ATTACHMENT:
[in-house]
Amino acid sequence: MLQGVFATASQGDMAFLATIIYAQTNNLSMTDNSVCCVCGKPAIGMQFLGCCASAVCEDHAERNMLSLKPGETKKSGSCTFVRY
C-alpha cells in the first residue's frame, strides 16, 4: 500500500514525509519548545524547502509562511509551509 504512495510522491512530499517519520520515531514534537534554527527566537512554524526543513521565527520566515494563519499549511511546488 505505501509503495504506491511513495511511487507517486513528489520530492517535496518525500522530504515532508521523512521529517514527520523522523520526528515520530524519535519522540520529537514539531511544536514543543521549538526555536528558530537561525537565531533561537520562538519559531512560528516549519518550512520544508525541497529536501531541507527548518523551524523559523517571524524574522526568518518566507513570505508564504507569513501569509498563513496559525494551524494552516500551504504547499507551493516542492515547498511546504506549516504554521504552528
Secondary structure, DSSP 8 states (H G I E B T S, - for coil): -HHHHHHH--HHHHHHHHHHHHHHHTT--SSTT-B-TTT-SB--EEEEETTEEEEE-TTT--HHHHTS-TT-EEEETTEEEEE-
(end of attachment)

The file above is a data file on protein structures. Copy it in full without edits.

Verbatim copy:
[in-house]
Amino acid sequence: MLQGVFATASQGDMAFLATIIYAQTNNLSMTDNSVCCVCGKPAIGMQFLGCCASAVCEDHAERNMLSLKPGETKKSGSCTFVRY
C-alpha cells in the first residue's frame, strides 16, 4: 500500500514525509519548545524547502509562511509551509 504512495510522491512530499517519520520515531514534537534554527527566537512554524526543513521565527520566515494563519499549511511546488 505505501509503495504506491511513495511511487507517486513528489520530492517535496518525500522530504515532508521523512521529517514527520523522523520526528515520530524519535519522540520529537514539531511544536514543543521549538526555536528558530537561525537565531533561537520562538519559531512560528516549519518550512520544508525541497529536501531541507527548518523551524523559523517571524524574522526568518518566507513570505508564504507569513501569509498563513496559525494551524494552516500551504504547499507551493516542492515547498511546504506549516504554521504552528
Secondary structure, DSSP 8 states (H G I E B T S, - for coil): -HHHHHHH--HHHHHHHHHHHHHHHTT--SSTT-B-TTT-SB--EEEEETTEEEEE-TTT--HHHHTS-TT-EEEETTEEEEE-